I’m giving Smith the edge because he faced so many dangerous chances, but Rittich’s night was plenty impressive in its own right.

3. Kyle Connor, Winnipeg Jets

The Jets entered the third period against the Golden Knights down 3-1, closing off a back-to-back in Vegas, one of the toughest buildings to snag such a win in.

Winnipeg wouldn’t be denied, and Connor was a big part of a comeback win. He collected two primary assists to help push the game into overtime, then baffled Malcolm Subban after Subban made a tremendous save earlier in the period. Getting the OT winner, plus two primary assists, helps push Connor just a bit ahead of the pack.

There were some other great performances, including David Pastrnak posting another three-point night (1G, 2A).

Highlight of the Night

The Devils got a much-needed win by beating the Hurricanes, and Nico Hischier scored a much-needed goal:

Factoids

  • The Islanders are on a nine-game winning streak, tied for the second best streak in franchise history. You can read more about that here, but Isles Blog points out another impressive stat: the team is 14-1-1 in the second half of back-to-back sets under Barry Trotz.
  • NHL PR notes that the Kings have scored 41 OT goals since the 3-on-3 format was introduced in 2015-16, six more than any team.
  • Speaking of highest marks since 2015-16 (also compiled by NHL PR), Sergei Bobrovsky holds the most shutouts with 23. That 23rd came on Saturday, and marks his first with the Panthers.
  • From Sportsnet Stats: David Pastrnak’s 27 points rank as the third-most through 13 games in Bruins history. Pastrnak’s only behind Phil Esposito (31 in 1973-74) and Bobby Orr (28 in 1974-75).

Scores

EDM 2 – PIT 1 (OT)
NYR 2 – NSH 1
BOS 5 – OTT 2
NYI 1 – BUF 0
FLA 4 – DET 0
TOR 4 – PHI 3 (SO)
NJD 5 – CAR 3
CGY 3 – CBJ 0
DAL 4 – MTL 1
STL 4 – MIN 3 (OT)
ARI 3 – COL 0
WIN 4 – VGK 3 (OT)
VAN 5 – SJS 2
LAK 4 – CHI 3 (OT)

MORE:
• Pro Hockey Talk’s Stanley Cup picks.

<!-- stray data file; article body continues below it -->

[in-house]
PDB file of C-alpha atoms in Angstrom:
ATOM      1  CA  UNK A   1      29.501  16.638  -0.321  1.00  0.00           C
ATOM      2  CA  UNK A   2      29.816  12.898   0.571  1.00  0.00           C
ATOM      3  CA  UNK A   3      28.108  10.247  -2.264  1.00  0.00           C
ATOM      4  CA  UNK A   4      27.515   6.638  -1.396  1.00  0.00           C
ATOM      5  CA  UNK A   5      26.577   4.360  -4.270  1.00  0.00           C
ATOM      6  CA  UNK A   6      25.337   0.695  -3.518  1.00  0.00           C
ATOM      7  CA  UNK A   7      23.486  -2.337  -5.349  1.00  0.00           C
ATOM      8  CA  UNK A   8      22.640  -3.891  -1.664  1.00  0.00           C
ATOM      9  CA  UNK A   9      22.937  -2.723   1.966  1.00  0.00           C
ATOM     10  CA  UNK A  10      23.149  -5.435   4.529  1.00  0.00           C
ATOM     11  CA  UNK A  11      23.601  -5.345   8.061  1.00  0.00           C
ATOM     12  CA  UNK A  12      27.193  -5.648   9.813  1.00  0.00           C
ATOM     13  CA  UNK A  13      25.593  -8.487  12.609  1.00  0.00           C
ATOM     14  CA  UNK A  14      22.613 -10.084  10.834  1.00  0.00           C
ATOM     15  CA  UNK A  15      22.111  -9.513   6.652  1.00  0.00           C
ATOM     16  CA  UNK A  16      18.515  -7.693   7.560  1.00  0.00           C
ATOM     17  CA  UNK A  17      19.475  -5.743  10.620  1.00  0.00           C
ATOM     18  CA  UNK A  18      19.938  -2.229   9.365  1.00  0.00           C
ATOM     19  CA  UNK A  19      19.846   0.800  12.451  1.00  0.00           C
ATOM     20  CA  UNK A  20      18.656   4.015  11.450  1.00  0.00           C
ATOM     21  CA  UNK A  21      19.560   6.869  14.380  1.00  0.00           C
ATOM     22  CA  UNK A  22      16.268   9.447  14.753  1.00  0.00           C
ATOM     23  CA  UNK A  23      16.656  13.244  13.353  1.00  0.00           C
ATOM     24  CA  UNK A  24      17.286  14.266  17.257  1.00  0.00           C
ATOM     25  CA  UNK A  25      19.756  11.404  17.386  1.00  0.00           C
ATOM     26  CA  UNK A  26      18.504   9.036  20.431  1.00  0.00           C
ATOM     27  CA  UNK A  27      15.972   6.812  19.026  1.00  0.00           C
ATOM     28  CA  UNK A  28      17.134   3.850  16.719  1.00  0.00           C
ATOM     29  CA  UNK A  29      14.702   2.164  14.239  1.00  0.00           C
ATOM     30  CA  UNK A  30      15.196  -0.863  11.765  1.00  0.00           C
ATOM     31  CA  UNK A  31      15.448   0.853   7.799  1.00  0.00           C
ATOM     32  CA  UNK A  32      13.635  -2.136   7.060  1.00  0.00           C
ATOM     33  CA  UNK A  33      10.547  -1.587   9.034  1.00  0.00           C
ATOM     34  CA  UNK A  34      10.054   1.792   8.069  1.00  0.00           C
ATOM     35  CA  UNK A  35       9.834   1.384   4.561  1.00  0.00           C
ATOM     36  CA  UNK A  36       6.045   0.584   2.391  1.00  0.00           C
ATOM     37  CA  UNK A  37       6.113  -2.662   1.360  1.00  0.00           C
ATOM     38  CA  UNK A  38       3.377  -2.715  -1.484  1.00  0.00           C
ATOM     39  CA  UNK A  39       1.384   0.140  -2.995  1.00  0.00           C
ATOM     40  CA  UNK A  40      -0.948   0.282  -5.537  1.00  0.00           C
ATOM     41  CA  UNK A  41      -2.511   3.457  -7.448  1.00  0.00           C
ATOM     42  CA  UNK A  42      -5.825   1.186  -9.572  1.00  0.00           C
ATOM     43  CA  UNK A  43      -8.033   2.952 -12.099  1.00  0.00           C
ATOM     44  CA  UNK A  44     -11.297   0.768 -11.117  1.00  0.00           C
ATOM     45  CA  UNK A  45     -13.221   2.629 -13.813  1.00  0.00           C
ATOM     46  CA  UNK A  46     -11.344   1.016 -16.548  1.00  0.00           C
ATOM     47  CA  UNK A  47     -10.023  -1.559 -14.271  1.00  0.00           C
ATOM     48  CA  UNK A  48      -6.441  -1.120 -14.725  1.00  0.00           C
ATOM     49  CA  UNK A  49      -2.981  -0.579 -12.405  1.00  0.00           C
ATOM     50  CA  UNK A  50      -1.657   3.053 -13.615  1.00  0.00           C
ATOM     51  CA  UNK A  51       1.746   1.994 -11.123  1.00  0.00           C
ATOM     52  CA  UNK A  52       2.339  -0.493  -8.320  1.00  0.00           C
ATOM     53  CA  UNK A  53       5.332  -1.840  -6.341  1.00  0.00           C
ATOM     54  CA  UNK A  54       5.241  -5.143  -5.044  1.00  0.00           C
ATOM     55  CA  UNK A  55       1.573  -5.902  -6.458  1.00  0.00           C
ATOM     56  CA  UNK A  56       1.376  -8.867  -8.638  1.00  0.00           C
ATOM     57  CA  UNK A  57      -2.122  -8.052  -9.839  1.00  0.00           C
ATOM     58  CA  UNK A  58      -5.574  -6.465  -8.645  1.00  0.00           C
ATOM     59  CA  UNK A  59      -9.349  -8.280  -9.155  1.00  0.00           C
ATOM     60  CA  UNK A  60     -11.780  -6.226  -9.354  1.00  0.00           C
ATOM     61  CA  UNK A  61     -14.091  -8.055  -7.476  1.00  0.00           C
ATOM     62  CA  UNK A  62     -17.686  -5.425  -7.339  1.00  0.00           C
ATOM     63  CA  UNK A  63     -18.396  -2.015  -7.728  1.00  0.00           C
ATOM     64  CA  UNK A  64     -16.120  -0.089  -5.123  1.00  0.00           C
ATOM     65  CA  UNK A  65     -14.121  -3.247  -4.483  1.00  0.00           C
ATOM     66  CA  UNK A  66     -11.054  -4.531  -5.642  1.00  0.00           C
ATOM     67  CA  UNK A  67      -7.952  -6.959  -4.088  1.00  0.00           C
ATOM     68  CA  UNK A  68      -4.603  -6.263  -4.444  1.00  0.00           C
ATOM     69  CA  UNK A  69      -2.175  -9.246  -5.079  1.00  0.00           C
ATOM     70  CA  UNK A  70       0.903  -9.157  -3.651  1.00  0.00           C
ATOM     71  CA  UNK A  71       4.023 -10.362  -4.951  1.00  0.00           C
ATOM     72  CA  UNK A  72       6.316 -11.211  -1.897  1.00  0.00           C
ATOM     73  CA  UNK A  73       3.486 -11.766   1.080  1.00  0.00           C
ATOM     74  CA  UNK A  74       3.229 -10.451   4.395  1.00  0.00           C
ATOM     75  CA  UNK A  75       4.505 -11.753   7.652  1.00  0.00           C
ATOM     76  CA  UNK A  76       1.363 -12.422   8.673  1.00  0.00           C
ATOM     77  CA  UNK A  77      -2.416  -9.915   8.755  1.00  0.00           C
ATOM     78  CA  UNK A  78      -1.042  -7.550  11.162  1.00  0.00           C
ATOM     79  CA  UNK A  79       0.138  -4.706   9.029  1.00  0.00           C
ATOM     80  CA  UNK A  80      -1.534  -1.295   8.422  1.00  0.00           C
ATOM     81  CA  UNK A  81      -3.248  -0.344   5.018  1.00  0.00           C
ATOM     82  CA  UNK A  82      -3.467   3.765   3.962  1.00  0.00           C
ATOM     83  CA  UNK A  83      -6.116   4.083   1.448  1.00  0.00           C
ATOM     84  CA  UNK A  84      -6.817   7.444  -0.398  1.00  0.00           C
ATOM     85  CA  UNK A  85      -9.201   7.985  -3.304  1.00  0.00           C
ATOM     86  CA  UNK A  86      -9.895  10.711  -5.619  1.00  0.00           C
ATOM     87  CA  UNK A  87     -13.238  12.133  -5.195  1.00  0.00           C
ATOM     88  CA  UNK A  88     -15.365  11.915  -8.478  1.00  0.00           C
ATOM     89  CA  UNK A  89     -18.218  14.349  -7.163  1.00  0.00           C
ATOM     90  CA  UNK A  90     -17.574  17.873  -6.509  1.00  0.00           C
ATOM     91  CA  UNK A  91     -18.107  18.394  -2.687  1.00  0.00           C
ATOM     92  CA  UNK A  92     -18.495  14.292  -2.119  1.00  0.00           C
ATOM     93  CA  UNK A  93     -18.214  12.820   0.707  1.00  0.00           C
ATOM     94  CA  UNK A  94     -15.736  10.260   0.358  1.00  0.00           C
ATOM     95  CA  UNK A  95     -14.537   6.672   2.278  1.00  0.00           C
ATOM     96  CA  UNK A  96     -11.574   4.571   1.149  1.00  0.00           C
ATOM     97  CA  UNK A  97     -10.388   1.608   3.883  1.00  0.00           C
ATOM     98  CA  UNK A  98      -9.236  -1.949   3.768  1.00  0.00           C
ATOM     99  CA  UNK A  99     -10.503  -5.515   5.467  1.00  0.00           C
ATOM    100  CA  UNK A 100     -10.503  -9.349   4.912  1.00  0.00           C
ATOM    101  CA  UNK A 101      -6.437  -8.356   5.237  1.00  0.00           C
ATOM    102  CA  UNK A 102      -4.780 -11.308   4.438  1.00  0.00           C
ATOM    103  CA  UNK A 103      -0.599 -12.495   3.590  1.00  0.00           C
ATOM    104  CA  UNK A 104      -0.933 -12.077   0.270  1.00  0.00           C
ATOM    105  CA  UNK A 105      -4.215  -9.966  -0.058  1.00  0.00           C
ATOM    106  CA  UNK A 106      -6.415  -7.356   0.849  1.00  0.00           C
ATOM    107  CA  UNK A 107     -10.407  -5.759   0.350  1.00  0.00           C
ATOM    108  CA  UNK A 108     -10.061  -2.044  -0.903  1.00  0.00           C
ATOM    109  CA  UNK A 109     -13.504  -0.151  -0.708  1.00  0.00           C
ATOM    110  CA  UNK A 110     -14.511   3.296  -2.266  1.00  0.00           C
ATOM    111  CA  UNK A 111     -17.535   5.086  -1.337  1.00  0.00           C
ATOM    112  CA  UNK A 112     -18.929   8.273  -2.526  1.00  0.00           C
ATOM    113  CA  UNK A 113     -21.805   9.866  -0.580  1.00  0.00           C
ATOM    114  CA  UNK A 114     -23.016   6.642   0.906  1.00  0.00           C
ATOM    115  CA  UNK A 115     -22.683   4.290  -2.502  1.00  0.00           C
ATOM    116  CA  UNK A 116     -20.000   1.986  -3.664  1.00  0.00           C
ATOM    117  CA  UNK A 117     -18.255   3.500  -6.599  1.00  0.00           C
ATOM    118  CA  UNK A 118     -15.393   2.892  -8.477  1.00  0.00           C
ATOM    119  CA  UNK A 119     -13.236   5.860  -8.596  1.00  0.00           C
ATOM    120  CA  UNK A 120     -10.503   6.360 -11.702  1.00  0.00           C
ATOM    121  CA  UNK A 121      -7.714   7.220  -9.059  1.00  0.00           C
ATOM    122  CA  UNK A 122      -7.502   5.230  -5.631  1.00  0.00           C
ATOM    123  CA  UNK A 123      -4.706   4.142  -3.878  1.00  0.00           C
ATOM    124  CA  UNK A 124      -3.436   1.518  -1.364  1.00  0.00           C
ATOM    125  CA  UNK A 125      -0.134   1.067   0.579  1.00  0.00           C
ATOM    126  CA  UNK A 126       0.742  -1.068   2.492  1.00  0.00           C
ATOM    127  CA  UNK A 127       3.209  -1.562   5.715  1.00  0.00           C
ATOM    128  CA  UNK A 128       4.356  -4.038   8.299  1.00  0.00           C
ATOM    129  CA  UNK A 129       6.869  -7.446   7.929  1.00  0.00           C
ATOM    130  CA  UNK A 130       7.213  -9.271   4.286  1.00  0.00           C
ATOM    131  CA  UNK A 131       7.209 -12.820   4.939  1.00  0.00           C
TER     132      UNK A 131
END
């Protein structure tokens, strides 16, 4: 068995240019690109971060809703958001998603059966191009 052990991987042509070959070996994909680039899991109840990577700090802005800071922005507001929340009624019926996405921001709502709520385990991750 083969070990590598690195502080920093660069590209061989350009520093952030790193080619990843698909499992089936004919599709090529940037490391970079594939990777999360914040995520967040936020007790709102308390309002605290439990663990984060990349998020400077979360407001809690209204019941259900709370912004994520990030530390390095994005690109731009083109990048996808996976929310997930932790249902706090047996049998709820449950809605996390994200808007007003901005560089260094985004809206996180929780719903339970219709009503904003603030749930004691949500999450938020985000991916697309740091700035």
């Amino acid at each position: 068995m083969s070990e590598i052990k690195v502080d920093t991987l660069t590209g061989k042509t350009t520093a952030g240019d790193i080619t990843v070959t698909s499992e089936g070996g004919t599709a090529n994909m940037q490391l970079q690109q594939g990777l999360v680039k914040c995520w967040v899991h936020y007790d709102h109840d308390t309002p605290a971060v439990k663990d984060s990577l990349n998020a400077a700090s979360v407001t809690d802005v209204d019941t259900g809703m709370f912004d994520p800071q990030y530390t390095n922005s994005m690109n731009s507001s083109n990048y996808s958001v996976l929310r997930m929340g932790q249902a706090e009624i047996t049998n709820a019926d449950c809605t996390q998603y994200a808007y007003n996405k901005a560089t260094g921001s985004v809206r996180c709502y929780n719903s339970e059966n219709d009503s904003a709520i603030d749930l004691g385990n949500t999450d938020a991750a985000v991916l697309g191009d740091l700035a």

• Your 2019-20 NHL on NBC TV schedule

James O’Brien is a writer for Pro Hockey Talk on NBC Sports. Drop him a line at phtblog@nbcsports.com or follow him on Twitter @cyclelikesedins.

PHT Morning Skate: Makar’s incredible rookie season; Load management in NHL

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Welcome to the PHT Morning Skate, a collection of links from around the hockey world. Have a link you want to submit? Email us at phtblog@nbcsports.com.

• Capitals head coach Todd Reirden brought a few champions in to talk to his team about winning it all. (NBC Sports Washington)

• Why have the Devils’ bad players playing well and why are the good players playing bad? (All About the Jersey)

• How has Kevin Hayes looked in his first few games with the Flyers? (NBC Sports Philadelphia)

• Rod Brind’Amour is already the best coach in Hurricanes franchise history. (Cardiac Cane)

• Only Brendan Shanahan will be able to fire Mike Babcock. (Leafs Nation)

Noel Acciari has been an incredible steal for the Florida Panthers. (The Rat Trick)

Cale Makar is having a rookie season for the ages. (The Hockey News)

• The wives and girlfriends of Canadiens players are learning how to play hockey. (Sportsnet)

• We’re starting to see load management between the pipes in the NHL. (ESPN)

• This broadcast duo have been calling Red Wings games for 25 years. (Detroit News)

• The Golden Knights need to make sure that they don’t let their recent struggles frustrate them. (Sinbin.Vegas)